600-670: Christians gain effective control of Britain.

(Lindisfarne era.)

590 Gregory I ("the Great"), a Benedictine monk, elected bishop of Rome.
596 Gregory decides to send a mission to Britain, after punning on "Angles" and "angels", "Deira" (York) and "de ira" (God's wrath), and so forth.
597 Augustine, first archbishop of Canterbury, another Benedictine, arrives in Kent. He baptizes King Æthelbert (who already has a Christian wife). Gregory authorizes Augustine to develop liturgy and other practices especially for the English-speaking people, thus beginning the Anglican church tradition.
616 Irate pagans pursue Mellitus, bishop of London, and Justus, bishop of Rochester, to Canterbury. King Æadbald is so impressed by the courage of Lawrence, archbishop of Canterbury, that he becomes a Christian.
627 Paulinus, first bishop of York, converts King Edwin of Northumbria.
632 Aidan, bishop of Lindisfarne ("the holy island"), begins missionary work in Northumbria, battling pagan sorcery.
651 Cuthbert, shepherd-monk, becomes prior of Melrose Abbey (later bishop of Lindisfarne, still later hermit and preacher to seals and gulls.)
663 Synod of Whitby, at Hilda's mixed-sexes monastery. The English church will conform to Roman rather than Celtic practices. (This begins the period of Roman authority.)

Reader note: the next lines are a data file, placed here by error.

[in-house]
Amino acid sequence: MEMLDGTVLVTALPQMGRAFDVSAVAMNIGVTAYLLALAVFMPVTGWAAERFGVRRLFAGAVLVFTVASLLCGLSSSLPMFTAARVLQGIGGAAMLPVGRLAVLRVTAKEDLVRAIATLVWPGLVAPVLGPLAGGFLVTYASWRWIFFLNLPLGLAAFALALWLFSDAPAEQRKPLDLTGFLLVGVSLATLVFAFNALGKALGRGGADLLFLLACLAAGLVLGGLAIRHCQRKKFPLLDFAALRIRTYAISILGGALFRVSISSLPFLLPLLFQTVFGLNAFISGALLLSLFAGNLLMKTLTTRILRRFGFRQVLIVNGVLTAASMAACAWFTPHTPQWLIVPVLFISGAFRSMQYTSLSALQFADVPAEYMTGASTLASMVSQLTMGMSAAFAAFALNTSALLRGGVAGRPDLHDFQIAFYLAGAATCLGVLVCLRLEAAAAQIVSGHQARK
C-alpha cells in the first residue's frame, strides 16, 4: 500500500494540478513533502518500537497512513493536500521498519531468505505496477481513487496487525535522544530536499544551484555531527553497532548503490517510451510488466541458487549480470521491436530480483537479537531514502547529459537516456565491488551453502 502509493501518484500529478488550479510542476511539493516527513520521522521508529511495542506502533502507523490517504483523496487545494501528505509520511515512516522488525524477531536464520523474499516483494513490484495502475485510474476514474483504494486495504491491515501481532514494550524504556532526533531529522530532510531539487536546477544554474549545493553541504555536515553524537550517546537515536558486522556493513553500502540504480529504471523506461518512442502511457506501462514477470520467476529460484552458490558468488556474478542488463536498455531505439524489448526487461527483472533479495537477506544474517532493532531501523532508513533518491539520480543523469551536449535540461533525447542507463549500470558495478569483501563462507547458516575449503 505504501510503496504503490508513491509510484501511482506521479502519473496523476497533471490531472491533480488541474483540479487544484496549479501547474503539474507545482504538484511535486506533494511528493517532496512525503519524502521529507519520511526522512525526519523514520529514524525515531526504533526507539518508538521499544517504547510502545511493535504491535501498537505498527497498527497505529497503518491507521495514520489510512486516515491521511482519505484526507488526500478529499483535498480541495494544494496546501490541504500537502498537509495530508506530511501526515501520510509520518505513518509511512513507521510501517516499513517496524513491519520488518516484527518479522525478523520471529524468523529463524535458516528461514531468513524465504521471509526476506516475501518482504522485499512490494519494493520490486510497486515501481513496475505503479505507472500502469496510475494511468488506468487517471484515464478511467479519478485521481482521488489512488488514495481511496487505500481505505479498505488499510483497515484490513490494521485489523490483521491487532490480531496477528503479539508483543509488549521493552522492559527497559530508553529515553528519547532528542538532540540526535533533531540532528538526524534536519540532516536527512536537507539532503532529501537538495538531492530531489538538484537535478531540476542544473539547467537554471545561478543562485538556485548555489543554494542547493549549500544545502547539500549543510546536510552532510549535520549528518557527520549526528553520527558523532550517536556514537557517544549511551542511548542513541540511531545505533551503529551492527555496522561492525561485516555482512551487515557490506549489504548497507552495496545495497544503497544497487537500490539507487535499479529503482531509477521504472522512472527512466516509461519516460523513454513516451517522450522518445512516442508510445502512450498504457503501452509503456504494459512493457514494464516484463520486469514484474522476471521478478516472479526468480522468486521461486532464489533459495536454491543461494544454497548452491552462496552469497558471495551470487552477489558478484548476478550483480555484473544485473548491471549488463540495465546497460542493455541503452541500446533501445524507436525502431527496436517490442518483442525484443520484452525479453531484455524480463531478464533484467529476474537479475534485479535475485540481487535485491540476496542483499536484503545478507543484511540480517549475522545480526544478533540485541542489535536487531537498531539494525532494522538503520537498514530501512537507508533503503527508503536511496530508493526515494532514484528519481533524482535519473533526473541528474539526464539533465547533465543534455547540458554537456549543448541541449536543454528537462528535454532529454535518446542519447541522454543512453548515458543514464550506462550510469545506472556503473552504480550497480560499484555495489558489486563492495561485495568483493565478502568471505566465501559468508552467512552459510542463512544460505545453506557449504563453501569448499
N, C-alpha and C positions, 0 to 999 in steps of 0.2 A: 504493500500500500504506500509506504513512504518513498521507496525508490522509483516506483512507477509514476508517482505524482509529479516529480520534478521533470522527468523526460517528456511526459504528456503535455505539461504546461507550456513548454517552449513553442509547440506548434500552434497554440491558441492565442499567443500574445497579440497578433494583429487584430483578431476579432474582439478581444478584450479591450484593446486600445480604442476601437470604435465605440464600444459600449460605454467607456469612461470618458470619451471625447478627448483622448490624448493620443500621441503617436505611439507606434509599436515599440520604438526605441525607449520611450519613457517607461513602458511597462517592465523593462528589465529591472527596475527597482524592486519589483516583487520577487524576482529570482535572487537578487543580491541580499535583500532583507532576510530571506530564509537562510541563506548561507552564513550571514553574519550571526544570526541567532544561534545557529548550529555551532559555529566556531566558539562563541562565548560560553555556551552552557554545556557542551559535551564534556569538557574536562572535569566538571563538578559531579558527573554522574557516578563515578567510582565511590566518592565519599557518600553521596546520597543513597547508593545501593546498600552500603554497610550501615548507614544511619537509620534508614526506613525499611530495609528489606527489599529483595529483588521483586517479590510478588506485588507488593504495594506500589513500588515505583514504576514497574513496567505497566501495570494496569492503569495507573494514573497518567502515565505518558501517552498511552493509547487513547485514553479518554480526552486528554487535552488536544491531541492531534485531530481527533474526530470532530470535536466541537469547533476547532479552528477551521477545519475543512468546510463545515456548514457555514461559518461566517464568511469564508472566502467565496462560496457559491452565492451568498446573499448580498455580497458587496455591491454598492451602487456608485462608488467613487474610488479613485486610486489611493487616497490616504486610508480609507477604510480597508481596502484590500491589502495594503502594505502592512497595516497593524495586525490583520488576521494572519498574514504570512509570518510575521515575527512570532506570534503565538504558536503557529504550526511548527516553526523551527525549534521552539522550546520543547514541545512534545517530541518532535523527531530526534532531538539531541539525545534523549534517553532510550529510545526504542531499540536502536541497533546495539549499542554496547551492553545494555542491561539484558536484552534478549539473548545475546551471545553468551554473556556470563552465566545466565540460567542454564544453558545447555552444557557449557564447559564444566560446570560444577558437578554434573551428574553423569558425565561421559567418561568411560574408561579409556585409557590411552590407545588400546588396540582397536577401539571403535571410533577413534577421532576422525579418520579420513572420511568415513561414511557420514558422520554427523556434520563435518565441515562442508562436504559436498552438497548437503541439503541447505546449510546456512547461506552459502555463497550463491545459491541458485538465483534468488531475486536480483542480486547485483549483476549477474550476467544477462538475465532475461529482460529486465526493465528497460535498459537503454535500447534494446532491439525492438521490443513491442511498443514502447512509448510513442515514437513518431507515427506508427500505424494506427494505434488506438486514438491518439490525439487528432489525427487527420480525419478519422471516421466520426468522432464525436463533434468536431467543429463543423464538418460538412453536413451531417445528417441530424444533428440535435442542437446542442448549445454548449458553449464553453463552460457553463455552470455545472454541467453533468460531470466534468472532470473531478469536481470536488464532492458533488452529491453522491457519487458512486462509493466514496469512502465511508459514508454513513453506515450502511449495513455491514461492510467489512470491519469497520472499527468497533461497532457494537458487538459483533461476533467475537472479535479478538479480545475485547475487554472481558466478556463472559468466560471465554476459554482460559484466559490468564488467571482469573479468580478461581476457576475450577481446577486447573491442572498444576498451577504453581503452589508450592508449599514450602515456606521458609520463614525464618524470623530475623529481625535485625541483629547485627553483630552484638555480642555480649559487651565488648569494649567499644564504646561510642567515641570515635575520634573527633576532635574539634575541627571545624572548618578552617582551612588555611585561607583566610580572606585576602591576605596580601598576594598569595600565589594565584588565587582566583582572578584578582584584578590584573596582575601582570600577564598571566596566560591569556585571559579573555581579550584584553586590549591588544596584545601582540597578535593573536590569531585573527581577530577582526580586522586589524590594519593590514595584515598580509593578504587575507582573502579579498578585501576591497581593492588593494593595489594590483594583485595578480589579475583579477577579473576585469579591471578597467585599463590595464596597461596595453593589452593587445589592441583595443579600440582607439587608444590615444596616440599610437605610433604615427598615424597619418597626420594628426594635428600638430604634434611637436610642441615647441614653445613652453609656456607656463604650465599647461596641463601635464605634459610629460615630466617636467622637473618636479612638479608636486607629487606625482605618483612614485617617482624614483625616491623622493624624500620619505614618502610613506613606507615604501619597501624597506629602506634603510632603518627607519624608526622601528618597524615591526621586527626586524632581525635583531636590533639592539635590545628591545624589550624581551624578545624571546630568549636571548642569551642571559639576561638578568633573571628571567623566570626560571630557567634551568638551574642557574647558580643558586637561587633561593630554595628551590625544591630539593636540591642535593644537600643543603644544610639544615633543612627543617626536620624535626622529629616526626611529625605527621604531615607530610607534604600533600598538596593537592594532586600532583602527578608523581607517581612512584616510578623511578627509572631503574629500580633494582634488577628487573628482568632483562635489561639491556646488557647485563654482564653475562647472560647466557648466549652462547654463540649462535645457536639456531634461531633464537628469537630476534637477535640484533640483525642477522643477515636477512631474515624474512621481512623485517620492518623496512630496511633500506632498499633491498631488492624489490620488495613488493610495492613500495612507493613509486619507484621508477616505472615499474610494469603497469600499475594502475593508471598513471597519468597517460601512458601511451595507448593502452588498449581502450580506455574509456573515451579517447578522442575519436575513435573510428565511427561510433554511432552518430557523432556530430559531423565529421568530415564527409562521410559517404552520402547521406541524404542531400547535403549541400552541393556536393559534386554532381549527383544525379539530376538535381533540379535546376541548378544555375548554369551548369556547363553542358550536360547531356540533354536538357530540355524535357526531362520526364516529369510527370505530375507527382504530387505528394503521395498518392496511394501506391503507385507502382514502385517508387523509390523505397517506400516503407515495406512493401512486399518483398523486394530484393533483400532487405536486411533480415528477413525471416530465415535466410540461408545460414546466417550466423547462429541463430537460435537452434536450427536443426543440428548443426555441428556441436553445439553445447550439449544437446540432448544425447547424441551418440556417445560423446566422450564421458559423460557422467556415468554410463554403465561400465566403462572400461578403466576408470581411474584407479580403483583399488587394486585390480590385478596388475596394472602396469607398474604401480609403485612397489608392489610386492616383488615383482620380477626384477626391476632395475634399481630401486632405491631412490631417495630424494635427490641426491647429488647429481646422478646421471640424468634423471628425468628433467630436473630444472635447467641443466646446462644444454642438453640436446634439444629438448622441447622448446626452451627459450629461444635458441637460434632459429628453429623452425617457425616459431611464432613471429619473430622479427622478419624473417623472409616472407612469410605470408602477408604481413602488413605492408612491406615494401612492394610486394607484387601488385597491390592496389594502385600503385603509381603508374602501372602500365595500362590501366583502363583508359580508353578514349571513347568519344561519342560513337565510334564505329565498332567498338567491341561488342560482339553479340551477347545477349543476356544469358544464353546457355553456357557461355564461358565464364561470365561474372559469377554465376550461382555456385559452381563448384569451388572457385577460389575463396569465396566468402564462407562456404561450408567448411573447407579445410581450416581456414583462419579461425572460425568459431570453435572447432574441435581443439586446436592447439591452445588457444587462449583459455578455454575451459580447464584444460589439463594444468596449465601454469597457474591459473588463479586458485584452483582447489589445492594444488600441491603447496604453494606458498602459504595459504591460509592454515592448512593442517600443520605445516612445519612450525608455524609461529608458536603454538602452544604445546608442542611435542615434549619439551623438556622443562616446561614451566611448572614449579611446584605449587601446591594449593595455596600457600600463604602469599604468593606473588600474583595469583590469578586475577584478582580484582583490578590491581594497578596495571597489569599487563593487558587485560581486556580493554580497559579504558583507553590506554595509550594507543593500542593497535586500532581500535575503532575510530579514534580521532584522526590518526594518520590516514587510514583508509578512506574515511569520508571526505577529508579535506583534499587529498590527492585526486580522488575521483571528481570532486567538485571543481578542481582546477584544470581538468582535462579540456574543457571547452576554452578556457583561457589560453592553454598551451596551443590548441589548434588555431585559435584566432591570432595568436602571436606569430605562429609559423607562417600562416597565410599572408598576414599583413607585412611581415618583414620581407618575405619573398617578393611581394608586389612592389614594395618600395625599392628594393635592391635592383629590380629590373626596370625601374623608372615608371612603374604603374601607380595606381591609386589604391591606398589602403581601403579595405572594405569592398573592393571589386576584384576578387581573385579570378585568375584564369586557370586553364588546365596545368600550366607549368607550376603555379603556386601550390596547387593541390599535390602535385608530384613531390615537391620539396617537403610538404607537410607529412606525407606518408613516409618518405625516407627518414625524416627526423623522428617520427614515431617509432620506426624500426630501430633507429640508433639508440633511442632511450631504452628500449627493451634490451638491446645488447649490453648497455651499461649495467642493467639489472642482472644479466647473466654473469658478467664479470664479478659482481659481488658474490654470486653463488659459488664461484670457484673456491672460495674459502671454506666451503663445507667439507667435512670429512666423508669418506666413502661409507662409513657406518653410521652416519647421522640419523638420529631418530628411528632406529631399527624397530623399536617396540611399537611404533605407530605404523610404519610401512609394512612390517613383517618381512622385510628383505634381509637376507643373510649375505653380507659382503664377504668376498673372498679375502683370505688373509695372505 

668 Theodore of Tarsus, an elderly Syrian, ordained archbishop of Canterbury, establishes boundaries of dioceses. England is now a Christian nation, and paganism has been driven underground (as witchcraft).
670 Wilfrid of Ripon, a high-churchman famous for his brilliant oratory at Whitby, goes to Rome to be ordained bishop of York.
672 Wilfrid assumes office with much pomp. (Humble Chad, who had been bishop of York, is moved to Lichfield; Theodore forces him to ride a horse rather than walking about his new diocese.)
678 Wilfrid has alienated everyone and loses control of York. He spends the rest of his life travelling as an outstanding missionary and church-builder.

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